Kiosk operator serves a customer in Madagascar

‘Leaky bucket marketing’: the importance of balancing acquisition with retention

By Annie Hall, Marketing Specialist Over the past year, I have been working alongside WSUP’s country teams to support utilities in extending their reach to more people, in the most deprived areas of a city. Projects usually feature an infrastructure-led programme to extend the network, supported by some form of community sensitisation campaign to drive […]


Five lessons for sustainable business development

Highlights from a global knowledge exchange with WSUP’s business development leads.    By Annie Hall, WSUP Marketing Specialist The WSUP London office was recently joined by seven of our Business Development Leads representing each of WSUP’s programme countries. The purpose was to further develop WSUP’s approach to business modelling, investigating the concept of business maturity […]


For sale: safe sanitation in Ghana

“I have lived in this compound for the past few years without a toilet. You have to deal with the inconvenience of using a public toilet,” says 60-year-old Yaa Achiaa. Kumasi, one of Ghana’s fastest growing urban centres, is home to 3 million people and nearly half live in informal settlements. Around 60% of the […]


WSUP has been working to catalyse the Ghanaian market for improved sanitation through introducing and selling affordable and desirable products. While it sounds simple, efforts to sell various sanitation products in Ga West (in Greater Accra) and Kumasi were thwarted by overarching issues that prevented potential customers from purchasing and installing sanitation products in their homes.

Using quotes from residents of Ga West and Kumasi as discussion points, this report explores the financial, social, legal and physical hurdles to improving household sanitation in Ghana. We demonstrate the impact that such a ‘disabling’ environment can have on market-based programmes and make suggestions for practical activities that WSUP and other actors could pursue to ease the path to the market for safe sanitation products in the future:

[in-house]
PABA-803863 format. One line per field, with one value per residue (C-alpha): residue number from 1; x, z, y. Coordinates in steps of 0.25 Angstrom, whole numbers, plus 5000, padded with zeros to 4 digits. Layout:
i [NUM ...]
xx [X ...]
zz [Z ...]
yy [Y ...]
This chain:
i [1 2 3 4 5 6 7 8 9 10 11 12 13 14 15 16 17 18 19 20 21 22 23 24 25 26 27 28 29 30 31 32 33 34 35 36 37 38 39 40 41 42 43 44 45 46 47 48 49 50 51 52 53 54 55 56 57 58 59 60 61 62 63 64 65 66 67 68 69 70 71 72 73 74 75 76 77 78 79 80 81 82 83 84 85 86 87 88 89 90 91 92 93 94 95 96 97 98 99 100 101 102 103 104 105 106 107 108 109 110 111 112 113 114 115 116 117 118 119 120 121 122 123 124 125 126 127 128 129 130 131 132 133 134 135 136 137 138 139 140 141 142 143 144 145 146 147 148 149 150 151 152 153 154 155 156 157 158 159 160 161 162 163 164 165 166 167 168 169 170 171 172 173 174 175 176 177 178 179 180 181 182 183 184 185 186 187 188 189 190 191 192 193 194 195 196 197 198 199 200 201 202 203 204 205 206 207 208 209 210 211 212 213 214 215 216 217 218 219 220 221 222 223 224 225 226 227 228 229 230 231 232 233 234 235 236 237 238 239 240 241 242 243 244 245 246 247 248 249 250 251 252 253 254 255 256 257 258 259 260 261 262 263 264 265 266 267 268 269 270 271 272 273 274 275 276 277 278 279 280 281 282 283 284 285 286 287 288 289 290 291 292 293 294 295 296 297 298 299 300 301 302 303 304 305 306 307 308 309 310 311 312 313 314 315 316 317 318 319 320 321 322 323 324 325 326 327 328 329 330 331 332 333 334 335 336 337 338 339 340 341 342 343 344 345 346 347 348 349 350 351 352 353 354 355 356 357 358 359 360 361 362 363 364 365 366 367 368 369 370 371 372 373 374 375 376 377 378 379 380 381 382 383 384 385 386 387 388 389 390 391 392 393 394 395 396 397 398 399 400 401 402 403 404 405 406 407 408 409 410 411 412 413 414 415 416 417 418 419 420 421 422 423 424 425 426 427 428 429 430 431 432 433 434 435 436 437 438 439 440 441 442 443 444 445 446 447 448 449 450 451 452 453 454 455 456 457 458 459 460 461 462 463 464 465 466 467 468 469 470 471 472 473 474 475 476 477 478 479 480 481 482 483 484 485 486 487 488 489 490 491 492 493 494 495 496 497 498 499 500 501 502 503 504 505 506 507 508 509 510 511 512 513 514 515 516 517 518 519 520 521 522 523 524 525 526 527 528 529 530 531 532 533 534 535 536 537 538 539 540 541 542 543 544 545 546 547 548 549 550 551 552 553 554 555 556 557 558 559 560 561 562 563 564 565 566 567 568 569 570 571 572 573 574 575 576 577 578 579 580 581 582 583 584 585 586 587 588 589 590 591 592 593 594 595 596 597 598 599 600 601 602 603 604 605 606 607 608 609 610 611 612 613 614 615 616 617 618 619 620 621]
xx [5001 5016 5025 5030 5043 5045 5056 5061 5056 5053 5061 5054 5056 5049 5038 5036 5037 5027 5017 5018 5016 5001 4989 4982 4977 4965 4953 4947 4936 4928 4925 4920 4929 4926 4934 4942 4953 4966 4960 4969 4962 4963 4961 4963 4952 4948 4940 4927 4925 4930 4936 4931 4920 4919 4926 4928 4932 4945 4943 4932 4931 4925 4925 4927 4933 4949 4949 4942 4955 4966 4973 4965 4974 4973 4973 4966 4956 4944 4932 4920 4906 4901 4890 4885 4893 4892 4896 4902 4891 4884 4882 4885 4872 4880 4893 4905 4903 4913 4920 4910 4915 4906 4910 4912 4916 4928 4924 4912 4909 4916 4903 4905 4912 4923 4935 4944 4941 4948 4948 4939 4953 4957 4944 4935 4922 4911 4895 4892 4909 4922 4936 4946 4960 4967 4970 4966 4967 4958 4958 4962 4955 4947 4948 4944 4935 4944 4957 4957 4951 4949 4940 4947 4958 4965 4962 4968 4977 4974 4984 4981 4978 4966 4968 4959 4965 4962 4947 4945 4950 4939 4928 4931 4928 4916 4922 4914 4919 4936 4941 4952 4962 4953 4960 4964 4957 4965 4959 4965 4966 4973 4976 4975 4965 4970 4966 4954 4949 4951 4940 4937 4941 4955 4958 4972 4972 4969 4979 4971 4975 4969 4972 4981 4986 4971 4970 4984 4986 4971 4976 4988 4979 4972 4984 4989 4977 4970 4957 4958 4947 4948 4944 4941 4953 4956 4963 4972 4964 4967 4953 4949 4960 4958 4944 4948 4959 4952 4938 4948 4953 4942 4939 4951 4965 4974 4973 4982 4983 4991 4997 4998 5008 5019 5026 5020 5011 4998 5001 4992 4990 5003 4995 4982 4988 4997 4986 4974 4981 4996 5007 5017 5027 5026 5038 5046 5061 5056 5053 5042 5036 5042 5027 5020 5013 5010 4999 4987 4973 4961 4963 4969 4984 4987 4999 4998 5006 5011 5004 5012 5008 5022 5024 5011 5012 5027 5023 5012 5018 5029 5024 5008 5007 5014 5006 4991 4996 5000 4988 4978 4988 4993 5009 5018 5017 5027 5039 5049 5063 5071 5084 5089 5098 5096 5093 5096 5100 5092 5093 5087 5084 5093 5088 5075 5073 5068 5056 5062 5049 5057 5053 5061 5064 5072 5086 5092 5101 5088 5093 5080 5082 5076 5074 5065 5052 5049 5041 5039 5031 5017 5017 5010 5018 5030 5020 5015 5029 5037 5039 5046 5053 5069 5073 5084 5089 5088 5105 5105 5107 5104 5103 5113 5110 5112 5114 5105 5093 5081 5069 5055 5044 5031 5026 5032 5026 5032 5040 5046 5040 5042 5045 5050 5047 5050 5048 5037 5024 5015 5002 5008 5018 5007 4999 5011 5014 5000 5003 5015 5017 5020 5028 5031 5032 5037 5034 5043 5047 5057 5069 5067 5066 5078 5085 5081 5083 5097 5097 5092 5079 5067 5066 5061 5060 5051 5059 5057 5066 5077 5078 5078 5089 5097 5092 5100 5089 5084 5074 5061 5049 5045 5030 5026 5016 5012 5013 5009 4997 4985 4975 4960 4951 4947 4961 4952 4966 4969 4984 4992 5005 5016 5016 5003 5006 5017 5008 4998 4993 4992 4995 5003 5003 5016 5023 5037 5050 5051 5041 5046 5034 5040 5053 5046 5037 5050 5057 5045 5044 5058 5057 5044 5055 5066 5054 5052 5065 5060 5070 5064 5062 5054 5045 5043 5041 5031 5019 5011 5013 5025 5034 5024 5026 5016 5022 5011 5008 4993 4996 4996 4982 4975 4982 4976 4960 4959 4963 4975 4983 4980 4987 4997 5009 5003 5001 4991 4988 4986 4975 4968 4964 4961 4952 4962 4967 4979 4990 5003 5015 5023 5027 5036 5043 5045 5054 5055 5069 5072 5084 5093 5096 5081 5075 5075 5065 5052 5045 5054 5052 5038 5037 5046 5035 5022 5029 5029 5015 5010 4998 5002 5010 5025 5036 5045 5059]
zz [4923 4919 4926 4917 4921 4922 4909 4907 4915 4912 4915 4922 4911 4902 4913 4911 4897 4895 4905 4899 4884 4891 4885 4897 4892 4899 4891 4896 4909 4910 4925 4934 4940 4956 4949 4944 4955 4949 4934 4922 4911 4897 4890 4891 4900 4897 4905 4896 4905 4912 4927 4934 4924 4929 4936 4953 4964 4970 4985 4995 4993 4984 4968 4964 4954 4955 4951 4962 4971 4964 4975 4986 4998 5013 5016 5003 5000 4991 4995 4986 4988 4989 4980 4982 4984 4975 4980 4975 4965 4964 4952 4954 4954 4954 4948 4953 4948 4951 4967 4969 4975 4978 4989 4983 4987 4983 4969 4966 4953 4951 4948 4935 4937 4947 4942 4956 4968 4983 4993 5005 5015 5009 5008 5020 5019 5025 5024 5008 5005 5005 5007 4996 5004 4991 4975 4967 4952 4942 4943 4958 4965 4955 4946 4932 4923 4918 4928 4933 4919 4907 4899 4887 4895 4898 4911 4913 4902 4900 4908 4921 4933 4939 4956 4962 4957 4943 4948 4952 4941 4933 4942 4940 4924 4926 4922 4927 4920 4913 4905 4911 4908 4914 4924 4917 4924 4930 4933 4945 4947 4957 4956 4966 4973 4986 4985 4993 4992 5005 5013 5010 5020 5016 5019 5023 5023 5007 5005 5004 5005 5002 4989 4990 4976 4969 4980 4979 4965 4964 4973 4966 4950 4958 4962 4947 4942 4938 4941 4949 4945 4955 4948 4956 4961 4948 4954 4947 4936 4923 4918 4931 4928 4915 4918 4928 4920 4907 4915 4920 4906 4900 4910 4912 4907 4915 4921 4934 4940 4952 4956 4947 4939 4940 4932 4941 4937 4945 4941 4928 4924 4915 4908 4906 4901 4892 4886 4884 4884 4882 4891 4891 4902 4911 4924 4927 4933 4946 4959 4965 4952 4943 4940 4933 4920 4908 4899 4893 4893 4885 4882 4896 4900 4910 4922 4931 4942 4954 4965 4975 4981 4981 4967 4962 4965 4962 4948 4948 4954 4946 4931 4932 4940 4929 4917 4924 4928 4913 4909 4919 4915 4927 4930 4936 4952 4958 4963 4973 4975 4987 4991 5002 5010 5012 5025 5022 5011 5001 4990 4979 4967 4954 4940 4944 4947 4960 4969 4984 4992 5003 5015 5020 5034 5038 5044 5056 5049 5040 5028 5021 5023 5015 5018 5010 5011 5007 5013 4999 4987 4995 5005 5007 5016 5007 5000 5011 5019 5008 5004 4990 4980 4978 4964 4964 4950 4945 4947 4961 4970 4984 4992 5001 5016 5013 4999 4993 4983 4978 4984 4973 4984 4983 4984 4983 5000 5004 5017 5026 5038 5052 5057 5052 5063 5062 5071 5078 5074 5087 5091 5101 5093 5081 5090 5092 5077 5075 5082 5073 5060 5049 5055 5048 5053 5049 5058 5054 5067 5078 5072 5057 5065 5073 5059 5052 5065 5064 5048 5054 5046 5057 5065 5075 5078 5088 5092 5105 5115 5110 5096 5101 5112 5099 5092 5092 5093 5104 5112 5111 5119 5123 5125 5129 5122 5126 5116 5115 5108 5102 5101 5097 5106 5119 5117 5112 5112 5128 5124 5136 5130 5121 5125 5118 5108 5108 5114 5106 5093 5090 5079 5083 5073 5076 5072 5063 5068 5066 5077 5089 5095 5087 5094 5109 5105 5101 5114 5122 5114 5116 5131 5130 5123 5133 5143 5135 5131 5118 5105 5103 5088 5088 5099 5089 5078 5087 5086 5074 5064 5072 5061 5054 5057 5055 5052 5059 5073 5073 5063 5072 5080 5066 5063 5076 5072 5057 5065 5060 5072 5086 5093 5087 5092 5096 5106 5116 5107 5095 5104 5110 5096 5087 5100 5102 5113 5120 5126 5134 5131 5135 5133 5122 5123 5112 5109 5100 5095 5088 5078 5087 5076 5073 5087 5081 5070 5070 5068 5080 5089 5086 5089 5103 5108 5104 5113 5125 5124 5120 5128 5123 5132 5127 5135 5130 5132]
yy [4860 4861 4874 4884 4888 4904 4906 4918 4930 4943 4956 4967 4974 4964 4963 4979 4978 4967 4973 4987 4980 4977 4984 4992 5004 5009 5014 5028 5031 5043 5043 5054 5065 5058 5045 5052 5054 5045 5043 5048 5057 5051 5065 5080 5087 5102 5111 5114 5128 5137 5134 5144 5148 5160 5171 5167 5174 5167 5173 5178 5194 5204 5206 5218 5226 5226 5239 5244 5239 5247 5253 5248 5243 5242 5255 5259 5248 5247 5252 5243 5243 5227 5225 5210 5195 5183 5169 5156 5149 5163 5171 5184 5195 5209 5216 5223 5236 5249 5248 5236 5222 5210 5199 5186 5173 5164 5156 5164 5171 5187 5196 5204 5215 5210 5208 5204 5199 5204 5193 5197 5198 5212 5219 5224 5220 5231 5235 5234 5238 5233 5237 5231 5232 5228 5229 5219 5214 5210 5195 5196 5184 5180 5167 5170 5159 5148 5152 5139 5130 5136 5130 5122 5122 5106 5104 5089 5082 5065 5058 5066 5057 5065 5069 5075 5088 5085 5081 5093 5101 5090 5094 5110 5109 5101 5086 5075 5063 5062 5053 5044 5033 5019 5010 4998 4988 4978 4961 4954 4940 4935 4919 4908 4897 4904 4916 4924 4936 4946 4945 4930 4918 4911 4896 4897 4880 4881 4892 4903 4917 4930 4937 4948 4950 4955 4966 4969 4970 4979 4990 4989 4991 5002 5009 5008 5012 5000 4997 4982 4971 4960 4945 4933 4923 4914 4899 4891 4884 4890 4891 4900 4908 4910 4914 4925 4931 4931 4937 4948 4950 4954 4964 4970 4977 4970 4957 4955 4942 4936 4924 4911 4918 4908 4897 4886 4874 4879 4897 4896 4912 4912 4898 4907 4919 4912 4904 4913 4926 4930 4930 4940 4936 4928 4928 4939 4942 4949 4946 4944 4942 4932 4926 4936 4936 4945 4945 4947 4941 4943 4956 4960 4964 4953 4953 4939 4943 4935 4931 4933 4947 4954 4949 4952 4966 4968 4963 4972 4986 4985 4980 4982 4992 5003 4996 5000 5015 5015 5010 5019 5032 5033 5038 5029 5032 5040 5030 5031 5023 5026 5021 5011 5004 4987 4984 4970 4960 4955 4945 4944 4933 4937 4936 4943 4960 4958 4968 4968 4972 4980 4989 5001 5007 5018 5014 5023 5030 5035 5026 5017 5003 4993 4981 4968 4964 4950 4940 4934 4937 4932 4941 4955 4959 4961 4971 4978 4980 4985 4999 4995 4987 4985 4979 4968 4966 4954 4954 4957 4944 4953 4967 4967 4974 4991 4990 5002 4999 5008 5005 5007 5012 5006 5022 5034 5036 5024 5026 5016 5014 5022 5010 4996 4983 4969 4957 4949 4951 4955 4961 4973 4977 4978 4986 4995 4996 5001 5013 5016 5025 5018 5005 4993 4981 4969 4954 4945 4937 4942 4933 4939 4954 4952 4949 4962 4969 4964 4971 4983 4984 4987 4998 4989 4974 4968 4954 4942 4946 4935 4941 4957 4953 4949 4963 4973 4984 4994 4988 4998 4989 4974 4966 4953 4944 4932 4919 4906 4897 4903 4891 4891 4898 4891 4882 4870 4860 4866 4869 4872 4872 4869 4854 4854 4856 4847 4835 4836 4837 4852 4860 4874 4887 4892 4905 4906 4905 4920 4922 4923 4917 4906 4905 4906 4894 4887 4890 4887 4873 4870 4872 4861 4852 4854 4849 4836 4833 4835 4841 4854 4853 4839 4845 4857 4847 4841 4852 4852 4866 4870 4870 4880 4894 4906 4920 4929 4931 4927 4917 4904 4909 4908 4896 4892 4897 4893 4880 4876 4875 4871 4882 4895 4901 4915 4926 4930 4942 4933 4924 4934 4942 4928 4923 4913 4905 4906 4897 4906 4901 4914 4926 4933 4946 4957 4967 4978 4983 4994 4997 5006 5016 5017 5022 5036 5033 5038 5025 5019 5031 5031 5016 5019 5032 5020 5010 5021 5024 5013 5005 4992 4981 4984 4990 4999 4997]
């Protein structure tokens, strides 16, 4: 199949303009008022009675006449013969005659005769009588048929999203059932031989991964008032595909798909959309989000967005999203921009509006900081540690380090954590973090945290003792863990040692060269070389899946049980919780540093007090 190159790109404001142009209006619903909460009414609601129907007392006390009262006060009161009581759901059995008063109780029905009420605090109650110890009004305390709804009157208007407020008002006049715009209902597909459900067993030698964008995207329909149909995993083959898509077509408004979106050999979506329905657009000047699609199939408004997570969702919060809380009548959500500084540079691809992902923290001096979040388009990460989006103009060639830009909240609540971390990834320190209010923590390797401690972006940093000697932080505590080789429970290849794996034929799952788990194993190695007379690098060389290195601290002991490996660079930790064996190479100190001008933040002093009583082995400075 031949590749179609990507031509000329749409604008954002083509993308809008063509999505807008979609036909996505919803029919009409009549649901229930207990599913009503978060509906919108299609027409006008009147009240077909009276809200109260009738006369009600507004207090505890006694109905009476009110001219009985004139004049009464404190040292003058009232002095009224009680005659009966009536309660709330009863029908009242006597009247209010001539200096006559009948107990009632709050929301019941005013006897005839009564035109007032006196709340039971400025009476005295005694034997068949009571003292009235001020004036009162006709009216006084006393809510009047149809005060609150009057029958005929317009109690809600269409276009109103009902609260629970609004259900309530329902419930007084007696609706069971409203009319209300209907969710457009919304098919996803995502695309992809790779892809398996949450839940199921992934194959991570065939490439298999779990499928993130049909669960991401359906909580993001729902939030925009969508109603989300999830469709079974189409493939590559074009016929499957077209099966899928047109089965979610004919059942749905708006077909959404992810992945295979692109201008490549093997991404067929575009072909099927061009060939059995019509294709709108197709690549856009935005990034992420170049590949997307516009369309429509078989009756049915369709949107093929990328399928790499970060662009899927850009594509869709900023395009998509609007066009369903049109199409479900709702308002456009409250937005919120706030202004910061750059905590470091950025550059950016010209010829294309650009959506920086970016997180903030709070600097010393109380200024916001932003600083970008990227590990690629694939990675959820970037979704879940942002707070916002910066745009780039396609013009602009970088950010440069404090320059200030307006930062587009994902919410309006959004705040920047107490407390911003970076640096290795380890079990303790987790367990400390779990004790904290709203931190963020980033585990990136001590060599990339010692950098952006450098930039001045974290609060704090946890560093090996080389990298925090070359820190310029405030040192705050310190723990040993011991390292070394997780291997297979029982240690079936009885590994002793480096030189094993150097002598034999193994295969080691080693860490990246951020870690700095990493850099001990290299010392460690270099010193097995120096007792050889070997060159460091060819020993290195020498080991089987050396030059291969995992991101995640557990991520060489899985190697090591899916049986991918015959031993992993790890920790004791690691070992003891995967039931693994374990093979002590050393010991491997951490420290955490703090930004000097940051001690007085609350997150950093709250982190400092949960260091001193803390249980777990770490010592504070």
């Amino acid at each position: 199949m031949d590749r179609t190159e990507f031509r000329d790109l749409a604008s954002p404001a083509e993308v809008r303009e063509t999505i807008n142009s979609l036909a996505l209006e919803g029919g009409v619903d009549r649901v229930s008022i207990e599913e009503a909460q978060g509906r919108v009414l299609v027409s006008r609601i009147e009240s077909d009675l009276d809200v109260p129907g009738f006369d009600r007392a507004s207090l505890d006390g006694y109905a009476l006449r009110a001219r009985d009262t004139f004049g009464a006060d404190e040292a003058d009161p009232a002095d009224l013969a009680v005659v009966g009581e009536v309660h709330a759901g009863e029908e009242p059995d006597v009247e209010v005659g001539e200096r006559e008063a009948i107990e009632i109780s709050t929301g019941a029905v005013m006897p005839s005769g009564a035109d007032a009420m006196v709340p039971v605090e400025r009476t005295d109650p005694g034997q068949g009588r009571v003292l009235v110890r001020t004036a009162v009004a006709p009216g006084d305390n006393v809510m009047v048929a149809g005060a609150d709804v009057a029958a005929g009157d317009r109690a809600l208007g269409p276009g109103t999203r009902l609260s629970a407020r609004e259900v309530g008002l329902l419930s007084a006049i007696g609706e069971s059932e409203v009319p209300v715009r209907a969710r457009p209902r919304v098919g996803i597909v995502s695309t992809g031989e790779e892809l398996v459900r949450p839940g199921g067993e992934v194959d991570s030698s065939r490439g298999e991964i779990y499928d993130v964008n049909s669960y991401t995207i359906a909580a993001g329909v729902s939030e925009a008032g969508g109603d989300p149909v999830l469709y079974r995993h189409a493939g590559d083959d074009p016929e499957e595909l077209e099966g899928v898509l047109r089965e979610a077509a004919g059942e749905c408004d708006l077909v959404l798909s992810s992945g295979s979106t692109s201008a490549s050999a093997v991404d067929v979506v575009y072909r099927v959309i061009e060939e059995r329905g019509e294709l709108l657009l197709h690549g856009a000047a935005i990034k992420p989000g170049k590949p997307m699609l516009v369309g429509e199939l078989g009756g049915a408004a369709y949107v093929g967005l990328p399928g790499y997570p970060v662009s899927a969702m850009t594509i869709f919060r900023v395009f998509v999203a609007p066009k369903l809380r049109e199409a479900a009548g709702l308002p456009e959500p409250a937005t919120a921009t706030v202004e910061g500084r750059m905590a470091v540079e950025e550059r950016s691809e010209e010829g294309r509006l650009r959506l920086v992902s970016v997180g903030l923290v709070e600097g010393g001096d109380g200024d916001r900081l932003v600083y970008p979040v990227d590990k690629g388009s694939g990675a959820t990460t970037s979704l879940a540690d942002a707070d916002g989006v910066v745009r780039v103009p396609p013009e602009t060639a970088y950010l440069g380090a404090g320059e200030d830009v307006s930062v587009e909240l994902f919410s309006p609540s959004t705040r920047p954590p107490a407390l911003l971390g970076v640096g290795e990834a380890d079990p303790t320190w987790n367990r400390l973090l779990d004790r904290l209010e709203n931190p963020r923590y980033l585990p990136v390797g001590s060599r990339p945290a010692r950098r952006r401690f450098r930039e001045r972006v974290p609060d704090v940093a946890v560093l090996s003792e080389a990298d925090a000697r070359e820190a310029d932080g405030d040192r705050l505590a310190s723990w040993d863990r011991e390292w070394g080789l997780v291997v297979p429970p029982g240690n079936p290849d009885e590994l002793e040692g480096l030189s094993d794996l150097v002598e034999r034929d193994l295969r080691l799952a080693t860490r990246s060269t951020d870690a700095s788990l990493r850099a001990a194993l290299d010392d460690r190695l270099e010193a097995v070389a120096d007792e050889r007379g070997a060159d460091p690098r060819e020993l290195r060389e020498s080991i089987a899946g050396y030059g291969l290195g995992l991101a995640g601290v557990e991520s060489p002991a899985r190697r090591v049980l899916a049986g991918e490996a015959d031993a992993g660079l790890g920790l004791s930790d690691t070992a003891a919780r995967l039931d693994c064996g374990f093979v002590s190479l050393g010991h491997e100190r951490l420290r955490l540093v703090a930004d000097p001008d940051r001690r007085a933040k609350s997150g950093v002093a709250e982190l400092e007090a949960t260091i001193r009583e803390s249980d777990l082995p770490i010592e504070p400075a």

1. Incentivise product and business development to reduce costs
  2. Reduce dependence on public toilets as primary sanitation facilities
  3. Enforce existing by-laws in a sensitive manner
  4. Target and inform landlords about investing in sanitation
  5. Increase local government funding for sanitation activities
  6. Tailor financial mechanisms to be more inclusive
  7. Apply subsidies carefully to avoid distorting the market

Slow uptake of household toilets in urban Ghana is due to several factors, including (but not limited to) cost which is a key focus of stakeholders. Collating data on the costs of constructing toilets in Kumasi, this Practice Note provides points of comparison for others seeking to build toilets in Ghana and beyond.

Ghana has endured a difficult macro-economic period, with rates of inflation rising to around 17.5% in 2016. Although rates have since reduced, the impact on costs of materials, labour and credit were a constraint on sales of Round Concrete Tanks (RCTs), pit latrines and SaTo Pans in Kumasi in 2018 and 2019.

Only 15% of Ghanaians use an improved household toilet, while nearly a quarter lack access to any household or shared facility. Inability to obtain finance is often cited as a key barrier.

Financial institutions offer toilet loans to help sanitation customers and providers bridge the gap, but uptake is low and businesses face wider challenges in providing affordable products.

This Practice Note considers how demand for sanitation financing products in Ghana could increase.